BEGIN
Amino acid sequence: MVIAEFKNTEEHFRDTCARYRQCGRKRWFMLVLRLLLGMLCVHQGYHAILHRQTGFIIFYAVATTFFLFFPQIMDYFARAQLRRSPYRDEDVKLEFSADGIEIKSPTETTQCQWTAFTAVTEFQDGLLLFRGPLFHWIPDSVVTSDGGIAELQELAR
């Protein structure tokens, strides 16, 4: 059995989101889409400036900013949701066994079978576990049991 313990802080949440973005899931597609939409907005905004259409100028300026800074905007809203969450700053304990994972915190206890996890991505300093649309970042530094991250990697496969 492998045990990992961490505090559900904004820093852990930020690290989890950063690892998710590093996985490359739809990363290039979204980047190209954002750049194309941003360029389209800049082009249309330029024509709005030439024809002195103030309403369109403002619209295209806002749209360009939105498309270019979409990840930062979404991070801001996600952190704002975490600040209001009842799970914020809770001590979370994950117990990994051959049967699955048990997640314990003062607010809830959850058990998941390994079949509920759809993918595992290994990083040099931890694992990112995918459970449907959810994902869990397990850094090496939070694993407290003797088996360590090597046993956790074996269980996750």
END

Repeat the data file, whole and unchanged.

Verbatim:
Amino acid sequence: MVIAEFKNTEEHFRDTCARYRQCGRKRWFMLVLRLLLGMLCVHQGYHAILHRQTGFIIFYAVATTFFLFFPQIMDYFARAQLRRSPYRDEDVKLEFSADGIEIKSPTETTQCQWTAFTAVTEFQDGLLLFRGPLFHWIPDSVVTSDGGIAELQELAR
């Protein structure tokens, strides 16, 4: 059995989101889409400036900013949701066994079978576990049991 313990802080949440973005899931597609939409907005905004259409100028300026800074905007809203969450700053304990994972915190206890996890991505300093649309970042530094991250990697496969 492998045990990992961490505090559900904004820093852990930020690290989890950063690892998710590093996985490359739809990363290039979204980047190209954002750049194309941003360029389209800049082009249309330029024509709005030439024809002195103030309403369109403002619209295209806002749209360009939105498309270019979409990840930062979404991070801001996600952190704002975490600040209001009842799970914020809770001590979370994950117990990994051959049967699955048990997640314990003062607010809830959850058990998941390994079949509920759809993918595992290994990083040099931890694992990112995918459970449907959810994902869990397990850094090496939070694993407290003797088996360590090597046993956790074996269980996750």